Thursday, September 29, 2022

Mediterranean Sea

The Mediterranean Sea has a relatively uniform length west to east for two reasons. One, it begins at the Strait of Gibraltar which is only 9 miles (14 km) wide. Two, the Levantine coast on its eastern shore runs north to south in a relatively uniform way as it stretches from the Bay of Iskenderun to the city of Gaza. So, as a representative measure of length from west to east, from the Strait of Gibraltar to port of Beirut, the Mediterranean Sea is 2,316 miles (3,727 km) long.

Seas South of Slavia

Caspian Sea

When the mighty Volga River enters the Caspian Sea, its journey ends. The Caspian has no outlet. It’s the largest body of water with that characteristic on Earth. The Caspian itself is 750 miles (1,208 km) long from north to south, an average 200 miles (320 km) wide, and has an area of 149,200 square miles (386,400 sq km). It has an average depth of 692 feet (211 m) and a maximum depth of 3,363 feet (1,025 m). Surprisingly it’s a little salty, though with less than half of the ocean’s salinity. The shallow northern portion of the sea usually turns to ice in the winter; sometimes, the southern portion does as well.

Tuesday, September 27, 2022

Dnieper River

In our fabled land of Olympia, the Dnieper River, at 1,367 miles (2,200 km) in length, is exceeded only by the Volga (2,200 mi/3,520 km) and Danube (1,767 mi/2,850 km). The Dnieper falls wholly within our geocultural province of Slavia. It starts 720 feet (220 m) above sea level in a peat bog in the Valdai Hills 3 miles (5 km) northwest of the rural village of Bocharovo (Russia) and 150 miles (240 km) northwest of Moscow. In its long journey, it flows roughly south through the cities listed below until it empties into the Black Sea.

Saturday, September 24, 2022

Don River

The Volga River forms a significant portion of the eastern boundary of our geocultural province of Slavia. The Don River, another in Slavia, lies to its west.

The Don springs from the ground 720 feet (220 m) above sea level in the city of Novomoskovsk, Russia, 125 miles (201 km) south of Moscow and 30 miles (48 km) southeast of the city of Tula. It curves in a semicircular way as it flows south and east following the eastern edge of the range of rolling hills known as the Central Russian Upland. It gets closest to the Volga a mere 40 miles (64 km) from Volgograd and has been connected at that point to the great river by canal since 1952. The Don then veers southwest and, after a total journey of 1160 miles (1868 km), empties into the Sea of Azov at Rostov-on-Don.

Friday, September 23, 2022

Volga River

The Volga River forms a significant portion of the northern and eastern boundaries of the geocultural province of Slavia. It is Europe’s longest river, flowing 2200 miles (3520 km) from its beginning in the Valdai Hills to its end in the Caspian Sea. In comparison, in length the Danube is 1767 miles (2850 km); the Dnieper, 1364 miles (2200 km); and the Don, 1160 miles (1870 km). The Volga, Dnieper, and Don are all in Slavia.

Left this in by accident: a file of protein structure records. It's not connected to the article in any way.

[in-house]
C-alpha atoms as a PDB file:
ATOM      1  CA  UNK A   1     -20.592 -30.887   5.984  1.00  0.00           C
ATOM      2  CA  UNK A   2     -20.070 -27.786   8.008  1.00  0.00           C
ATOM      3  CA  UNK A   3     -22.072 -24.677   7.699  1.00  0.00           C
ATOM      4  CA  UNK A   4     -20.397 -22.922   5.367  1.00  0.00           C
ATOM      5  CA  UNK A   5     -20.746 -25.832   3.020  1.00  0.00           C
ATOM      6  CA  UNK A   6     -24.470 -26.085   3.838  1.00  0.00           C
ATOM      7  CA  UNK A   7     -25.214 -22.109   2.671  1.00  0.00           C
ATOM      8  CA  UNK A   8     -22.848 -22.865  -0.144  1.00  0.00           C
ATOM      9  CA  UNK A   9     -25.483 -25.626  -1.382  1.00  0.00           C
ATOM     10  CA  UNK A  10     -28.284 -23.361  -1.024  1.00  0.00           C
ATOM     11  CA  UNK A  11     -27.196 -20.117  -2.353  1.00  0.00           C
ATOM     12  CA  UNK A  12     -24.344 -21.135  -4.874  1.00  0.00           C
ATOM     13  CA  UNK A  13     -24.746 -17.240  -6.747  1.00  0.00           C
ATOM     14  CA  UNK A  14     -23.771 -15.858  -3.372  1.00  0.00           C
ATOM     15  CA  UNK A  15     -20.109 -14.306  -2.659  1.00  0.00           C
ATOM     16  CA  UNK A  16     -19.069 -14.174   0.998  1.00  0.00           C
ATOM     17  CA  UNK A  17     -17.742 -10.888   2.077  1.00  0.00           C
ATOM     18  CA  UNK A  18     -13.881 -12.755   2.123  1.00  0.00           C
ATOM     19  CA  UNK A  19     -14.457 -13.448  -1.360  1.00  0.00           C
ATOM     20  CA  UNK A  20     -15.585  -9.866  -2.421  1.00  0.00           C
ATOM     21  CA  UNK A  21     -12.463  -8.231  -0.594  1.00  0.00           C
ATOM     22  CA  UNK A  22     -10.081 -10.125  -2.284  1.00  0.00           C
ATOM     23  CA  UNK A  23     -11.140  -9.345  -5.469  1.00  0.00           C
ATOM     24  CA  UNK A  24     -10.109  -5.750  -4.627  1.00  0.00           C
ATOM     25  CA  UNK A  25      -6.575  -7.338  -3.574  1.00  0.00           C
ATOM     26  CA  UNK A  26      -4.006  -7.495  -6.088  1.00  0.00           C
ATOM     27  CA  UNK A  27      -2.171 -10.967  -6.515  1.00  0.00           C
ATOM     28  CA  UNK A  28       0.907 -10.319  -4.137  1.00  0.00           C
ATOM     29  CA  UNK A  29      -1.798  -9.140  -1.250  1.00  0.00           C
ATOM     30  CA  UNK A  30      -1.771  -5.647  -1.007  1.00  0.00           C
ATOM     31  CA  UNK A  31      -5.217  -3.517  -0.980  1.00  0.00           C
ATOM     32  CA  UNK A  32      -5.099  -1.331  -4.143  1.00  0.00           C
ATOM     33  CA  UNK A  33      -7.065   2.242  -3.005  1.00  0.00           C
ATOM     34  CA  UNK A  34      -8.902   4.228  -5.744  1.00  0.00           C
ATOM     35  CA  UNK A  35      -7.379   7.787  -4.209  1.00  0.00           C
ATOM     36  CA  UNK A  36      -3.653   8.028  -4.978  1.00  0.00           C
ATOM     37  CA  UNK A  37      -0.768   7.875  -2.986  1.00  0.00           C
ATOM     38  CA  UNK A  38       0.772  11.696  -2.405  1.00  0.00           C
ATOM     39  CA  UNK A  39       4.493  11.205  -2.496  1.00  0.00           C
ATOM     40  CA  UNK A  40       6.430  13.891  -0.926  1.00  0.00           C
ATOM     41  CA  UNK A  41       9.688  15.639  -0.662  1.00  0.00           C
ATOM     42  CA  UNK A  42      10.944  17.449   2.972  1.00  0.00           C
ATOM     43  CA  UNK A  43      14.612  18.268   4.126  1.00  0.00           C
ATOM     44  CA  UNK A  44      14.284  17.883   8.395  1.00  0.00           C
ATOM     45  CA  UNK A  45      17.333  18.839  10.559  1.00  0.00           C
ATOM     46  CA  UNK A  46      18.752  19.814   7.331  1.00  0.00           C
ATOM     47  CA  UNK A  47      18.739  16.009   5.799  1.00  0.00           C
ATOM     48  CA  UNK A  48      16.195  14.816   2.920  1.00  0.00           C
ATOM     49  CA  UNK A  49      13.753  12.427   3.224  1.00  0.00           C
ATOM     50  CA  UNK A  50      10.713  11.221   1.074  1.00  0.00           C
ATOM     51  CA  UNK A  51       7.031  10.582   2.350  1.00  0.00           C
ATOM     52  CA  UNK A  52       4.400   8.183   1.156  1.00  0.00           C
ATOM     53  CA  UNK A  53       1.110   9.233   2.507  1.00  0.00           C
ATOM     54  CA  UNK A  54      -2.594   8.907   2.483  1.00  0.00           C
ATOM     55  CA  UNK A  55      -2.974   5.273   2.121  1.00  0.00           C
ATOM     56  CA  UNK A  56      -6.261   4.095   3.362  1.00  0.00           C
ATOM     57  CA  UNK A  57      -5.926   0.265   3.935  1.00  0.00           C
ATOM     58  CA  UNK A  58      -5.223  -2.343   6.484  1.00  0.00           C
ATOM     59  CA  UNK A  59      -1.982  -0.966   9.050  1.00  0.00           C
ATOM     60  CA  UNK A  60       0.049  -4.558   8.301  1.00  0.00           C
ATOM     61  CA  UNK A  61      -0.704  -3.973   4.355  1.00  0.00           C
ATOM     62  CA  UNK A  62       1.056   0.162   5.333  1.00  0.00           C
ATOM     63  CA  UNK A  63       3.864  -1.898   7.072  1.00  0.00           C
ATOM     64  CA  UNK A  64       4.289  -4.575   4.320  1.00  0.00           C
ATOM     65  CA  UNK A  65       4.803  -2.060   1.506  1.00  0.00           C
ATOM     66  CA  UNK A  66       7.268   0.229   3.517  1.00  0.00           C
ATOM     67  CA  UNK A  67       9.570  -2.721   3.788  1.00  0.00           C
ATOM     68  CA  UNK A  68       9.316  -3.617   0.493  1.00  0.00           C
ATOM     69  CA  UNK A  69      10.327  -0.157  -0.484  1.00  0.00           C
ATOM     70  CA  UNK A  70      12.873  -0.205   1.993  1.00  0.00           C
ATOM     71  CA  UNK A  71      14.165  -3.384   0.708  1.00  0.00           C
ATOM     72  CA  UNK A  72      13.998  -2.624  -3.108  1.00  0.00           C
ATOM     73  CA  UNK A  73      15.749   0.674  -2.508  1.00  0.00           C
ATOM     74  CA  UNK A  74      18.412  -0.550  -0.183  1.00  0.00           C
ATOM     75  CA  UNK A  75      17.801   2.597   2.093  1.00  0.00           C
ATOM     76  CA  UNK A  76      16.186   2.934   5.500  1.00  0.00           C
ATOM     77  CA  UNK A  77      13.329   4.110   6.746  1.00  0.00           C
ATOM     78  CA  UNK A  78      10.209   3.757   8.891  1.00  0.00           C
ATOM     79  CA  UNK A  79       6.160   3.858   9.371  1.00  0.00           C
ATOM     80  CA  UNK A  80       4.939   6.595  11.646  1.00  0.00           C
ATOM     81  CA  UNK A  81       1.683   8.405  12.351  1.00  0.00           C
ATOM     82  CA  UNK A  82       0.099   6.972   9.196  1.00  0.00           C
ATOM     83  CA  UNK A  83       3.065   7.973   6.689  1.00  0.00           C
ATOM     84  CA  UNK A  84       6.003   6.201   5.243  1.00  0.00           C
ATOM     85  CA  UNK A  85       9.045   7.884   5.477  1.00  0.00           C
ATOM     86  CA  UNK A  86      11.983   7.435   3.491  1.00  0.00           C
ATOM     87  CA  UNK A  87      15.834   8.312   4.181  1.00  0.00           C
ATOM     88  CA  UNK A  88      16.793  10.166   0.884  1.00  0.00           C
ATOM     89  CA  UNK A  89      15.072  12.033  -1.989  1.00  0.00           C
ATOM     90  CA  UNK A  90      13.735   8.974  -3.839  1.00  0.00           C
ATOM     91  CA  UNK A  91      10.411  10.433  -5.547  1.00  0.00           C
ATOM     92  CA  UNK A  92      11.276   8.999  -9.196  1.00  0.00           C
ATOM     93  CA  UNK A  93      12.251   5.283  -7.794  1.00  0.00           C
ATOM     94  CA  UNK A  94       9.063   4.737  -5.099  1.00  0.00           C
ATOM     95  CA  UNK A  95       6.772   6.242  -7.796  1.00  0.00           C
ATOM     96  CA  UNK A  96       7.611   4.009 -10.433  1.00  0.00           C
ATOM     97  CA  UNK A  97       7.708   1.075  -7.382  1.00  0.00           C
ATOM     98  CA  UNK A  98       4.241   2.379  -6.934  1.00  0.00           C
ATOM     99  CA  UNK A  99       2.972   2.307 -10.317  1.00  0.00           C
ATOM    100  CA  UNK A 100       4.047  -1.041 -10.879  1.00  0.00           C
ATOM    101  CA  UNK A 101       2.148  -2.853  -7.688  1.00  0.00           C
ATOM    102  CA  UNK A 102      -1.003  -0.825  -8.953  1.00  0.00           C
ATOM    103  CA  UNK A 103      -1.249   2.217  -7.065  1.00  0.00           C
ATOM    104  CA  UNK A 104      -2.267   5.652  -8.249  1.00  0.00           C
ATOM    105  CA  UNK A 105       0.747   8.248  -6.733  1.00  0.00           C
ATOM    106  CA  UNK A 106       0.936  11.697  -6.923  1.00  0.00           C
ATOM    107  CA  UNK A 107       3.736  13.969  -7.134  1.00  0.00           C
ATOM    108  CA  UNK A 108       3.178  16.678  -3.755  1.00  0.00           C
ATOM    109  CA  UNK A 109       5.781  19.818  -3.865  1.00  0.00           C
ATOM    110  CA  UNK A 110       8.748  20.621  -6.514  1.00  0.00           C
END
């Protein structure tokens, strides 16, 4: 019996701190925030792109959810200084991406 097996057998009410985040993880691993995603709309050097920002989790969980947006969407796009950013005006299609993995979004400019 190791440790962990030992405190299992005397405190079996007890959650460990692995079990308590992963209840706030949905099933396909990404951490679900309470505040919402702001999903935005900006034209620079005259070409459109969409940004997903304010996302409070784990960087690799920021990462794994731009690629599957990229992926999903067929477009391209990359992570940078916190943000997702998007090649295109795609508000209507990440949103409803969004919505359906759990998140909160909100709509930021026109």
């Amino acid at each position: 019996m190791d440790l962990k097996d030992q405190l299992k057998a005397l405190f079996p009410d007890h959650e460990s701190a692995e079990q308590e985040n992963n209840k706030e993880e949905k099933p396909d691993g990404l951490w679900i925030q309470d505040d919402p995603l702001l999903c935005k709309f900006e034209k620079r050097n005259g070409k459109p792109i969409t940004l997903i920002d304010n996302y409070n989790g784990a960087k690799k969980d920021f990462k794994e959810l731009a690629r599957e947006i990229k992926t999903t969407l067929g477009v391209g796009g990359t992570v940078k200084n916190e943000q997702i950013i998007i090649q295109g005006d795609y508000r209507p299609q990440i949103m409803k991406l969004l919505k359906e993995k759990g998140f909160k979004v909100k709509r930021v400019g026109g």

The Valdai Hills form the northern section of the Central Russian Highlands. The headwaters of the Volga are located in these hills at Volgoverkhovye, 738 ft (225 m) above sea level, 264 miles (425 km) southeast of Saint Petersburg and 311 miles (502 km) northwest of Moscow.

Tuesday, September 20, 2022

Romulus: Founder of Rome

Illustrious background

Tradition tells us much about the illustrious ancestors of the founder of Rome.

Perhaps twenty generations before the birth of Romulus, his ancestor Tros founded the kingdom of Troy in Anatolia. Ilus, son of Tros, founded what became the kingdom’s foremost city on the Hellespont (today’s Dardanelles). Ilus named his city Ilion after himself. The title of Homer’s book the Iliad means “the story of Ilion.” The city later became better known as Troy.

Tuesday, September 13, 2022

Olympian Worldview: The Intellectual Challenge (1800s)

Rapid change of religion in the 1800s

In the 1800s, in Latin Christendom itself, Christianity lost its centuries-old place as the dominant religion to a resurgent, exuberant, Olympianity. Christianity no longer provided the self-evident worldview. It no longer told us who God is or about his relationship to us and ours with him. It no longer provided the shared explanation of why things are the way they are. It no longer served as the source of society’s form, culture’s content, and the form and content of our personalities.

Saturday, September 10, 2022

Industrial Britannia: Church Decline and Response

Industrial Revolution: Christianity to Olympianity

The Industrial Revolution was in reality the first phase of a technological revolution still with us. With it a previously Christian society and culture became an increasingly Olympian one. 

Urban growth and church decline

One consequence of the technological revolution: the explosive growth of large urban cities at the expense of small rural villages.

The Paris Commune (1871)

France lost a humiliating six-month war to Germany in January 1871. Afterward, French National Guardsmen joined political progressives in a revolt against the restorative national government that had gotten them into the bloody mess. In March 1871, they organized a Commune in Paris with a progressive government independent of the Third Republic ruling from Versailles. It lasted for two months.

Friday, September 9, 2022

Marx on Religion